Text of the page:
The English K–10 Syllabus recognises that students learn at different rates and in different ways. By using the teaching and learning cycle (assessing, planning, programming, implementing and evaluating), teachers can ensure that the individual learning needs of all students are considered and a learning environment is created that supports students to achieve the outcomes of the syllabus.
Teachers should undertake regular and ongoing assessment to ensure students are making sufficient progress and to identify any difficulties they may be experiencing in their learning.
The following figure illustrates one method of planning and programming that incorporates the principles of assessment:
Most students with special education needs will access learning experiences based on the regular syllabus outcomes and content. However, they may require additional support, including adjustments to teaching, learning and assessment activities.
All decisions regarding curriculum options for students with special education needs should be made within the collaborative curriculum planning process.
When programming for students with special education needs, appropriate teaching procedures and strategies should be selected. Students who are experiencing difficulties generally benefit from:
- new material presented in small steps
- additional explanation
- pre-teaching of expected prior knowledge, strategies and skills necessary for learning new related concepts
- repeated modelling
- guided practice
- extensive independent practice
- explicit teaching of learning strategies (cognitive and metacognitive strategies)
- additional teaching and learning experiences at each phase of learning (acquisition, fluency, maintenance, generalisation)
- instructional scaffolding.
As students respond to and compose texts, they undertake a number of other integrated and concurrent processes:
- engaging personally with texts
- developing and applying contextual knowledge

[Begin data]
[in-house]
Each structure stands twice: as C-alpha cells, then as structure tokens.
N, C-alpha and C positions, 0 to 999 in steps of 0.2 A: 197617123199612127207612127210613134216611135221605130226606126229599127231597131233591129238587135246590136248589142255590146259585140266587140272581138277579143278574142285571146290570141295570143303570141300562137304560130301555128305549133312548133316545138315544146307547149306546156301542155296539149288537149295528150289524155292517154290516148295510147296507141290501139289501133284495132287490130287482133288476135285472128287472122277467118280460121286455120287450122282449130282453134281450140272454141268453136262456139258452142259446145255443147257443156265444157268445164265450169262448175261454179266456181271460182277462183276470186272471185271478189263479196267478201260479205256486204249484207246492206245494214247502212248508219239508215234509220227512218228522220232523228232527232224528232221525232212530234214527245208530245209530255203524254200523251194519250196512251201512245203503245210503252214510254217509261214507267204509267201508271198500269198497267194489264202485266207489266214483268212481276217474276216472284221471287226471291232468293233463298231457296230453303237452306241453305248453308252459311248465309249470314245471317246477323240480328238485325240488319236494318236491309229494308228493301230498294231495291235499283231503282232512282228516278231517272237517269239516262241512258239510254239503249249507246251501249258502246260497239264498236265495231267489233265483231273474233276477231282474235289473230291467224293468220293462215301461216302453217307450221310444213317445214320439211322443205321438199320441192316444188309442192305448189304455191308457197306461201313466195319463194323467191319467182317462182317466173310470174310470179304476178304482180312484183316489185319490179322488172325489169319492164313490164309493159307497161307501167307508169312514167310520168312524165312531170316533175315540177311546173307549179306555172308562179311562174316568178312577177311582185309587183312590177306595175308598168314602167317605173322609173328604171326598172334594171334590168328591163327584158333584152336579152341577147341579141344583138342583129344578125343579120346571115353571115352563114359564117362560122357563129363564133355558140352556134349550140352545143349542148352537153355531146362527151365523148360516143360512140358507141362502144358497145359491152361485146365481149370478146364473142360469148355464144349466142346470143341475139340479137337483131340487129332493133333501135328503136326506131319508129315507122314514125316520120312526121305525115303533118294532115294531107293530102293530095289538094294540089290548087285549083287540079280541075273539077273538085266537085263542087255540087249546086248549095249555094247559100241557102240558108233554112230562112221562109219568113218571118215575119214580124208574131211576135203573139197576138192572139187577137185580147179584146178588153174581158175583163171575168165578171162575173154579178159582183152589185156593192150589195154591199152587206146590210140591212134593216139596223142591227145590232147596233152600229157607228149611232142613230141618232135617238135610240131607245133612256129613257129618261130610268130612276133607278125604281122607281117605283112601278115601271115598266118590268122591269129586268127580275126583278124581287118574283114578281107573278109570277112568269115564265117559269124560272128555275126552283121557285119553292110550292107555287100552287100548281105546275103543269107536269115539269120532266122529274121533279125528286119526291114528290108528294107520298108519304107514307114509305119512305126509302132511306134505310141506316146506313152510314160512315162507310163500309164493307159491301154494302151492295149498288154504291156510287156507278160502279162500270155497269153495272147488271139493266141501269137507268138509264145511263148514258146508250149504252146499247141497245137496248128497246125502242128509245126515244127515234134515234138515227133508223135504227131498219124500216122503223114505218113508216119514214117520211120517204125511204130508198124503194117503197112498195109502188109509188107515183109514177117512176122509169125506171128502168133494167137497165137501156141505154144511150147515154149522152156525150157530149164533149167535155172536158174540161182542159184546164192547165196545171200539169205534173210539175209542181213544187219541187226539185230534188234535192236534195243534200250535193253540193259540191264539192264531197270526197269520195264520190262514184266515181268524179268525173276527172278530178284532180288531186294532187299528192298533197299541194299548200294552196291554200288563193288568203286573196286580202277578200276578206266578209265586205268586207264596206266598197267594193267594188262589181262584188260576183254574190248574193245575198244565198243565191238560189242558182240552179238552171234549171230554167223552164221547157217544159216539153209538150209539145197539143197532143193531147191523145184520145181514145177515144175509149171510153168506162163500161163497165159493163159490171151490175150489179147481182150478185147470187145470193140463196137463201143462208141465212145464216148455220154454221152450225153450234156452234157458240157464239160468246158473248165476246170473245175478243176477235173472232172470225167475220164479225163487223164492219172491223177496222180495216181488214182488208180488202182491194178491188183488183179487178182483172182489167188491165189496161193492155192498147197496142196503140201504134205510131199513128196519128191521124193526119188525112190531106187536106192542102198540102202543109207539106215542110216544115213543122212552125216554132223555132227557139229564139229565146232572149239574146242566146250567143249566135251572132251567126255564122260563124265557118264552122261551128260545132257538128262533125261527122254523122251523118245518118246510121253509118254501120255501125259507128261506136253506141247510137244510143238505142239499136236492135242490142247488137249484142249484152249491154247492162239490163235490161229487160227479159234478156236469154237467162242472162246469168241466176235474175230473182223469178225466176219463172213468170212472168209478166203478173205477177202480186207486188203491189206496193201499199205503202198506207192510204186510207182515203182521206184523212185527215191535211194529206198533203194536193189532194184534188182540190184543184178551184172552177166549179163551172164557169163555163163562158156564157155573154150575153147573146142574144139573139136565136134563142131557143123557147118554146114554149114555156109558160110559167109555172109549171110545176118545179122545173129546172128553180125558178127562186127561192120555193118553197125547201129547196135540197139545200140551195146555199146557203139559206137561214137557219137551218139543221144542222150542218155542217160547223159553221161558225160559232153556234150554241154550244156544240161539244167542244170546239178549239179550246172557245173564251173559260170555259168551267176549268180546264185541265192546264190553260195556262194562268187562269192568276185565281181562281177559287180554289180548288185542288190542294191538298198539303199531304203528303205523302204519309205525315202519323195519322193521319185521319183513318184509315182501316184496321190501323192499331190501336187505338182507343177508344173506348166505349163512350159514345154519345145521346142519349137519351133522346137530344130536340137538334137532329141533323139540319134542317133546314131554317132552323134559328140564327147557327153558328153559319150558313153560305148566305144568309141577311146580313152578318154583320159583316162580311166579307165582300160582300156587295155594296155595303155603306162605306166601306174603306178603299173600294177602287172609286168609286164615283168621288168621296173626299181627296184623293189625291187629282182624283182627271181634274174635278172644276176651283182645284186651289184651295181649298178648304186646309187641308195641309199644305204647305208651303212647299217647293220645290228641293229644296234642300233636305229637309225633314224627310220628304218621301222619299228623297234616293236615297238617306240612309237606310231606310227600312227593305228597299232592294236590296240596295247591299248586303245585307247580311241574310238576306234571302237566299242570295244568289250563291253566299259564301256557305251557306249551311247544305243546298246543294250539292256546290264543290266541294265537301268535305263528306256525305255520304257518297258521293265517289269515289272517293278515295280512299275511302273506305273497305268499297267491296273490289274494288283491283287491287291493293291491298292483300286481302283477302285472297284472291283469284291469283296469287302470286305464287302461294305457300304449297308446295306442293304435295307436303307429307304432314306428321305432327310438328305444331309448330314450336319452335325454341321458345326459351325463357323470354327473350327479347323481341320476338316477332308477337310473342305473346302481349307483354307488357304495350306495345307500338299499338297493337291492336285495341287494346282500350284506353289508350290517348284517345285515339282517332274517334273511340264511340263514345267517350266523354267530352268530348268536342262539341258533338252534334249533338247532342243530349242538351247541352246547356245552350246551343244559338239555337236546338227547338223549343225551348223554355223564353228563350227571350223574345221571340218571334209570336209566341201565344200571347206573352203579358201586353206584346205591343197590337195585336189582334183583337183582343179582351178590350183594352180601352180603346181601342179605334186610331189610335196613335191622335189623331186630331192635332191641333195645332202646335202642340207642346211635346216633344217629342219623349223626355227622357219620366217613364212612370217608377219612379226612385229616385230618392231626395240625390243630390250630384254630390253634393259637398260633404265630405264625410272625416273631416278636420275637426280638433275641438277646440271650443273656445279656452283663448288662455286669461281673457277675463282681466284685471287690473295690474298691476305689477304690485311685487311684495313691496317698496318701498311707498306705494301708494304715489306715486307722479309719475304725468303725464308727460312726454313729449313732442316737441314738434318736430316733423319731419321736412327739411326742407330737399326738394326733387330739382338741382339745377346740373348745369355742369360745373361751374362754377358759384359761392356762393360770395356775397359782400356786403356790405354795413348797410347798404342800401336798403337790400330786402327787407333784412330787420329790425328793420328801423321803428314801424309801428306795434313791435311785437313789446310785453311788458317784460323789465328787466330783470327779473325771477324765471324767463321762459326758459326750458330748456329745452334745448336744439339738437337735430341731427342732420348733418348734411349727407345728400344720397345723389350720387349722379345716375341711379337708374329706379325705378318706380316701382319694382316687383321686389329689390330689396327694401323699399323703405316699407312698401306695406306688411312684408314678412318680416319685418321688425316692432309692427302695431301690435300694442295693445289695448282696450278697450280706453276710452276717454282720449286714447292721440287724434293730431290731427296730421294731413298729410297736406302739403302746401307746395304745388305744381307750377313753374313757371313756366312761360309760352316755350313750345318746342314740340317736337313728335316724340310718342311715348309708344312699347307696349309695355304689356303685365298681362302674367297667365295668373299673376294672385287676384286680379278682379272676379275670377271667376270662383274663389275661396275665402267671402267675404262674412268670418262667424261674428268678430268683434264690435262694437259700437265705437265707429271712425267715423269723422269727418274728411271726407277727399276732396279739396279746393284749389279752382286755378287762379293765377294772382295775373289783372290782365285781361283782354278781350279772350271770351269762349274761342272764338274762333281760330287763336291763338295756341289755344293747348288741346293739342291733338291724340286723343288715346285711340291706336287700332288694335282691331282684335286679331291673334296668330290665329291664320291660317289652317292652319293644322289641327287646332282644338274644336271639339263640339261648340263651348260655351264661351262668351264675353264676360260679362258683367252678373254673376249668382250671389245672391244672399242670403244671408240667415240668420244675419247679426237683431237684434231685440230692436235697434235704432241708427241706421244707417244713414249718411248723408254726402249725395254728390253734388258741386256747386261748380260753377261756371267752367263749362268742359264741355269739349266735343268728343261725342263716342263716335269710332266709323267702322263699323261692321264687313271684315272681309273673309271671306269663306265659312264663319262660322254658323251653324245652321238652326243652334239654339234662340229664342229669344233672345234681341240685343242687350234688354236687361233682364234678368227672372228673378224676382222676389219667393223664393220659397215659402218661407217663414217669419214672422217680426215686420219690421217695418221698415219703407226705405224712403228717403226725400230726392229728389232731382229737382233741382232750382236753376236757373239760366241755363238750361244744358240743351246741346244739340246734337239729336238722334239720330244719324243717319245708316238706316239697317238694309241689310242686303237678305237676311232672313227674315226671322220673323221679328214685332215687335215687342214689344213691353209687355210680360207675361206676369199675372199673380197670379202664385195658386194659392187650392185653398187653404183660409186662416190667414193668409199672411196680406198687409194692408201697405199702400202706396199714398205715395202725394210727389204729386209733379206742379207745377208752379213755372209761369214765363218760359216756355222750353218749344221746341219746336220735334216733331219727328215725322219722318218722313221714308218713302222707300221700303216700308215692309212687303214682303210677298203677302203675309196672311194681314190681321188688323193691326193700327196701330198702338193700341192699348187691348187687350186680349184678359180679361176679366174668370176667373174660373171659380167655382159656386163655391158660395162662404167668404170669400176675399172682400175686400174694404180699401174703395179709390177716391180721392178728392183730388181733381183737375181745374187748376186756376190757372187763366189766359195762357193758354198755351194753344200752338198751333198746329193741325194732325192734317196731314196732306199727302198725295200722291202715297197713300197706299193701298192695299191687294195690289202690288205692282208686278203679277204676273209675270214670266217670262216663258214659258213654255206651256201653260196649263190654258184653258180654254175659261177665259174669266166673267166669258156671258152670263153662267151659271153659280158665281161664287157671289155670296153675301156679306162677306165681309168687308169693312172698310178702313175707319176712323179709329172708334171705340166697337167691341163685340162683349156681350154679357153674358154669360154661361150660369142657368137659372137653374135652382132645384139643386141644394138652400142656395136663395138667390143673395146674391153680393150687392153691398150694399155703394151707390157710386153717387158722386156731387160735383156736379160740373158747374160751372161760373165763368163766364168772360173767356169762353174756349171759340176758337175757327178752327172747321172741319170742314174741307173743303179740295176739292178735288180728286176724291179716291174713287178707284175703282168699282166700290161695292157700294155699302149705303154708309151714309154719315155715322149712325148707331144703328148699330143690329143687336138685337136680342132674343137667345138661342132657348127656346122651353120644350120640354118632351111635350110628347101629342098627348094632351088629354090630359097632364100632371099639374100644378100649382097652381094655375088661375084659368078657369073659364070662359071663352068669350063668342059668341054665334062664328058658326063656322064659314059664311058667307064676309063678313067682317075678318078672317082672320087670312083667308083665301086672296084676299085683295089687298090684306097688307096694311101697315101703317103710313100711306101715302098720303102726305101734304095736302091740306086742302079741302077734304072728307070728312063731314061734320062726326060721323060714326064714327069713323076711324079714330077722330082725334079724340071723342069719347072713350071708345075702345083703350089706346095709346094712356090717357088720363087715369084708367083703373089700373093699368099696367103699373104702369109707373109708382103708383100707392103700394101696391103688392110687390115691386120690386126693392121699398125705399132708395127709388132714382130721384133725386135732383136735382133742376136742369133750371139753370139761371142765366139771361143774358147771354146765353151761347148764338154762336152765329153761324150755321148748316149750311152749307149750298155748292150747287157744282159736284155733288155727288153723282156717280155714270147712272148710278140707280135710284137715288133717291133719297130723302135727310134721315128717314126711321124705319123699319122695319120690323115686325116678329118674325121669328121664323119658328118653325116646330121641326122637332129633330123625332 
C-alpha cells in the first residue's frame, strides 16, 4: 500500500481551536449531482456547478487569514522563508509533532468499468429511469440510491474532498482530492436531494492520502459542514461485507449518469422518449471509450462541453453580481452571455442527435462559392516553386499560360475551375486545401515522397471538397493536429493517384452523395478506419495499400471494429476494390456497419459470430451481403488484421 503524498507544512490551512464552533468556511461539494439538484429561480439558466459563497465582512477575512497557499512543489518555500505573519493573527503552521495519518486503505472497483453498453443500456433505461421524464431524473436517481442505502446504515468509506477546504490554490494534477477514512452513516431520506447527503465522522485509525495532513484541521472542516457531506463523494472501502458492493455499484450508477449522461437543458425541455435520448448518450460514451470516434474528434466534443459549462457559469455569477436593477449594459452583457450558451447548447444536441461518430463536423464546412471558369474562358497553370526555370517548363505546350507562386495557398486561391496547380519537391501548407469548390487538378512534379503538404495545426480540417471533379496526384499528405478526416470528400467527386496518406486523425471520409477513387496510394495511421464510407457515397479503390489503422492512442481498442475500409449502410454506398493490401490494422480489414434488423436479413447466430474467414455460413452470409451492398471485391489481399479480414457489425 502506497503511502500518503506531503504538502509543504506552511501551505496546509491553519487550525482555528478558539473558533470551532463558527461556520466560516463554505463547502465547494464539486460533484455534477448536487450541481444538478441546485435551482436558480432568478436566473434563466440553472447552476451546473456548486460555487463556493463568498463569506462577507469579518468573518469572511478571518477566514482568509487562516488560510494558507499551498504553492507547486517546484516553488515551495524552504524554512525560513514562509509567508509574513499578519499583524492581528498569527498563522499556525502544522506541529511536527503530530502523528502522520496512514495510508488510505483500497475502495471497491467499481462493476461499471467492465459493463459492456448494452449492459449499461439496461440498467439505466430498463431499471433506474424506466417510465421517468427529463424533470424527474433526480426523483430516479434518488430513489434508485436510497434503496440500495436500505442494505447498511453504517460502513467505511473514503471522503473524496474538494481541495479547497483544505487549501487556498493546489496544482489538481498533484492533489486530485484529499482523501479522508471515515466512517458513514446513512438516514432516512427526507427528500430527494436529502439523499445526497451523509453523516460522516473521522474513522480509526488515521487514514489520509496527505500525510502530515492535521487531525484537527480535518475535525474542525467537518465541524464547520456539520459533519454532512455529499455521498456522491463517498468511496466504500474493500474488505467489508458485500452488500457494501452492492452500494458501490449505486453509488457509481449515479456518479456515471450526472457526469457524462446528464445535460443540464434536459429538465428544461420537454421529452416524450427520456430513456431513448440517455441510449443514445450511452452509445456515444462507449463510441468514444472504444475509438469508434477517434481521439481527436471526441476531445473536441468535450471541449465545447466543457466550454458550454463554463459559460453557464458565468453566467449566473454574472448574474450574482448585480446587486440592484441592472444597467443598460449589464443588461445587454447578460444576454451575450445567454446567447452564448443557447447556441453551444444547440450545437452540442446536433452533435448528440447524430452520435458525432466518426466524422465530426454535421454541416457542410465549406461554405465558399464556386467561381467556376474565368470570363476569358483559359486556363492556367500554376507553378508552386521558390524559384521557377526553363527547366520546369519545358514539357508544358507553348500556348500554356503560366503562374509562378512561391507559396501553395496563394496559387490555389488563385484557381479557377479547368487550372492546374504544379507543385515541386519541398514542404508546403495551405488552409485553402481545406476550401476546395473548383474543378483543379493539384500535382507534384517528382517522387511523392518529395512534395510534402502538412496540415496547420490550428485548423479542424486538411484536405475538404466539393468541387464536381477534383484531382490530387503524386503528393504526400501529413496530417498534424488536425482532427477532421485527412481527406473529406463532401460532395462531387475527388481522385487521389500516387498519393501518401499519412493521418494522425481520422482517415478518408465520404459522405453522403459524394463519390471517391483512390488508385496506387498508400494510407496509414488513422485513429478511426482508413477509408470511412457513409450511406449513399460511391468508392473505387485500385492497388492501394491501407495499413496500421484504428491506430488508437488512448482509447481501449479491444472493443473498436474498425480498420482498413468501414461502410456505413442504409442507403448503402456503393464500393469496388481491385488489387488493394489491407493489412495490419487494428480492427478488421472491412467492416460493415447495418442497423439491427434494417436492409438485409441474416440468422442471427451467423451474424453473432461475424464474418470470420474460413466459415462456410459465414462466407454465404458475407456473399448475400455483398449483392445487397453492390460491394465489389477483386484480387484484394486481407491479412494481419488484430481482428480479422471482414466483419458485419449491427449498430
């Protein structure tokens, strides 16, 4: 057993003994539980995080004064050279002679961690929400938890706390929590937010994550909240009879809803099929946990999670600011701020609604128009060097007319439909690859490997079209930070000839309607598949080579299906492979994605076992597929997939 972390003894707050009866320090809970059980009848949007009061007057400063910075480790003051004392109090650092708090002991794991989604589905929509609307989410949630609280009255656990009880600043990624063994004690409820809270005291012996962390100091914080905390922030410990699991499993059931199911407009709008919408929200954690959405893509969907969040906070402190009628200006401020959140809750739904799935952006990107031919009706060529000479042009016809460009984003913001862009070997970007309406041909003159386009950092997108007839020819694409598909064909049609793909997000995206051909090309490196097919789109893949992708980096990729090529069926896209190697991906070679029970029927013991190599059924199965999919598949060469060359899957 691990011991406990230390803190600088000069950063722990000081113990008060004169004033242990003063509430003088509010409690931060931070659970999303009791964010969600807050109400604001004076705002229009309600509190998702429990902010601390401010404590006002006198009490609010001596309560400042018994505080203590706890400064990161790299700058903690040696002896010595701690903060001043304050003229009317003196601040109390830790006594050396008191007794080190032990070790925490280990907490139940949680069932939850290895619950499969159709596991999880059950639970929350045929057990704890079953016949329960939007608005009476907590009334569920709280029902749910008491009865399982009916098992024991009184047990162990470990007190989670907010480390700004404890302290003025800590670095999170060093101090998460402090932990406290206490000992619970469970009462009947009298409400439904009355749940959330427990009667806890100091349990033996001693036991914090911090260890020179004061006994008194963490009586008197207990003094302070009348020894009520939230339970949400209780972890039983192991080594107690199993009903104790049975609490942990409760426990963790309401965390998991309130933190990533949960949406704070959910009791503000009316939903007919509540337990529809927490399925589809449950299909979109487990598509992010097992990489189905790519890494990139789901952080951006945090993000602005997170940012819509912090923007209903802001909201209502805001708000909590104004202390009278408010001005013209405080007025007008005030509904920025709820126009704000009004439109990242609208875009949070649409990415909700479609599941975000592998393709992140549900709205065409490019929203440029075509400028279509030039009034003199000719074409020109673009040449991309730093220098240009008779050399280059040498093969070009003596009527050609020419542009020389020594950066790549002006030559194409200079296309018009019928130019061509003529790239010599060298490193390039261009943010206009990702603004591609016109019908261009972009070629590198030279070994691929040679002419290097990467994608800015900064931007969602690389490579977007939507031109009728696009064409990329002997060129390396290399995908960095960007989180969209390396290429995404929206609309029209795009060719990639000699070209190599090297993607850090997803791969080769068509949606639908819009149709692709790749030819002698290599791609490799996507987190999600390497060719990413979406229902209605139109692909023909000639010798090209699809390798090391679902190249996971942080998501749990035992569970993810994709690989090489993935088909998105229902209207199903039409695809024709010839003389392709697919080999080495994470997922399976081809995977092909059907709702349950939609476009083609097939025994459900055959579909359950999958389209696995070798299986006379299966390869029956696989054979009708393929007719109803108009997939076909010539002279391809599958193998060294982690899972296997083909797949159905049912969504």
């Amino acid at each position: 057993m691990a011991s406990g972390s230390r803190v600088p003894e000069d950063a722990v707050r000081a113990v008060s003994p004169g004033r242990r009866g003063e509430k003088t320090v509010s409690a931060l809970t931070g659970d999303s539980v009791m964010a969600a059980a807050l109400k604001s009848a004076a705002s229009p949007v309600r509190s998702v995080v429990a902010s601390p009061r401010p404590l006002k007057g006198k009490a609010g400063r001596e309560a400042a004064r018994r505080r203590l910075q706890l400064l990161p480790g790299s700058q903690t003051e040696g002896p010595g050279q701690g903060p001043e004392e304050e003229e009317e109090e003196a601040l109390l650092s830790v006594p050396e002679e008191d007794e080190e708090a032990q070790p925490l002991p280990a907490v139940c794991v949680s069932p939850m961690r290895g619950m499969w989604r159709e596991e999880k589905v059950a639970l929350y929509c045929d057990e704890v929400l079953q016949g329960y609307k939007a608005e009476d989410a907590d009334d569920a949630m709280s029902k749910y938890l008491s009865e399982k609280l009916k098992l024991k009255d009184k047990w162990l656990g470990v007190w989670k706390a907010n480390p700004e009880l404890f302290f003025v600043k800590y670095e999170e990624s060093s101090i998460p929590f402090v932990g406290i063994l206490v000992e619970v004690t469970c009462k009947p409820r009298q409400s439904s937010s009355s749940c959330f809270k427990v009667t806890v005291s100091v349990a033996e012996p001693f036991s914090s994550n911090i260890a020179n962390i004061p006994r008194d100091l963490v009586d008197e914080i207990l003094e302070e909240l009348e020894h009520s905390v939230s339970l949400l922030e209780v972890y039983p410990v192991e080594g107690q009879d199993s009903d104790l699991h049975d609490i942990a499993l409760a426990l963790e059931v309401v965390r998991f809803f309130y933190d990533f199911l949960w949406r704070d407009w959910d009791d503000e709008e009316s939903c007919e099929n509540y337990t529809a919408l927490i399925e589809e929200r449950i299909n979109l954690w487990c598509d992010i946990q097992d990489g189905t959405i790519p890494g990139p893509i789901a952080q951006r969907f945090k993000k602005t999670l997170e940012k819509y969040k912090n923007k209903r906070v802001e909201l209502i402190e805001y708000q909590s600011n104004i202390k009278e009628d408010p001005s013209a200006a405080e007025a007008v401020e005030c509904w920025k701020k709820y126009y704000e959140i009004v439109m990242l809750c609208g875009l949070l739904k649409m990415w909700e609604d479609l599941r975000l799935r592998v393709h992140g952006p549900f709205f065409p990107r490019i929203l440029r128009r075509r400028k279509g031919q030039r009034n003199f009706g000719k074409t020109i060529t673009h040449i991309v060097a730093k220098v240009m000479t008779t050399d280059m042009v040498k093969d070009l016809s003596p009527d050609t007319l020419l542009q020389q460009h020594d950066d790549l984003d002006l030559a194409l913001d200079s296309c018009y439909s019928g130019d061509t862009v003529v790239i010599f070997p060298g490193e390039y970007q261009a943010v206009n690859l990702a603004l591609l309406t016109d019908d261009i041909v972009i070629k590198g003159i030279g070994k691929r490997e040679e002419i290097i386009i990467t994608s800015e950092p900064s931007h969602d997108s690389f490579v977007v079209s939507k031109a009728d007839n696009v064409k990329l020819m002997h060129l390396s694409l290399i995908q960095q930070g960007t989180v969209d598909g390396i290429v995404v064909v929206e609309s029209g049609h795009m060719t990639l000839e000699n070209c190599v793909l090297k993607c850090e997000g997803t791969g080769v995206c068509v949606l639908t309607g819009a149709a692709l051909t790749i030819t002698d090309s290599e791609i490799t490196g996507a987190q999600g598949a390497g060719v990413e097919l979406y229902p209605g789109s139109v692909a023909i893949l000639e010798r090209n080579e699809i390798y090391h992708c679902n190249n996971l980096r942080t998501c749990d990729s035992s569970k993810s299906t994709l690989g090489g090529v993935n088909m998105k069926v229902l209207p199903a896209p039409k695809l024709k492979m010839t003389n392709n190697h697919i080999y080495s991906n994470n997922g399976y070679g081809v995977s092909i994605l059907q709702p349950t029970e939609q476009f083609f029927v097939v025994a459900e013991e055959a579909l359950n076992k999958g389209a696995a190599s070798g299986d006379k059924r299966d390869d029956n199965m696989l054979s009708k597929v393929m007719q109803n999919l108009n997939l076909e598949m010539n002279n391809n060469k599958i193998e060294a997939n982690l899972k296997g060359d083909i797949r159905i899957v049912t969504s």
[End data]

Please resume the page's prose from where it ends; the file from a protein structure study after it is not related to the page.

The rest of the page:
- understanding and applying knowledge of language forms and features
The integrated relationship of the objectives, learning outcomes and key processes of the English K–10 Syllabus allows students to use language meaningfully in a range of contexts.
Further information is available about the organisation of content in the English K–10 Syllabus, including text requirements for each stage.
In particular, students with special education needs may require adjustments and assistance to develop specific literacy skills in order to gain meaning from texts, as well as respond to and compose texts.
Suggestions for supporting students with special education needs in English include:
- supporting vocabulary development through specific strategies such as modelling in different contexts, relating new words to existing vocabulary, using synonyms as well as examples and non-examples of words
- explicit teaching of active listening behaviours
- visual and touch cues to facilitate the development of speech-sounds
- creating a language rich environment
- strategies to support expressive communication, such as contingent responding, wait and signal, referencing and shaping
- explicit teaching of phonemic awareness strategies, such as blending, segmenting and stretching
- explicit teaching of reading strategies, such as skimming and scanning
- use of comprehension strategies at the literal, inferential and applied levels
- learning strategies for comprehension, such as summarising, story maps, semantic and graphic organisers
- explicit teaching of spelling strategies, such as phonological, visual and morphemic strategies
- instructional scaffolding for text types, such as flow charts, sentence starters and mind maps.
Years 7–10 Life Skills
For some students with special education needs, particularly those students with an intellectual disability, it may be determined that the Years 7–10 Life Skills outcomes and content can provide a more meaningful program.
For more information in relation to teaching English to students with special education needs, refer to the following support documents: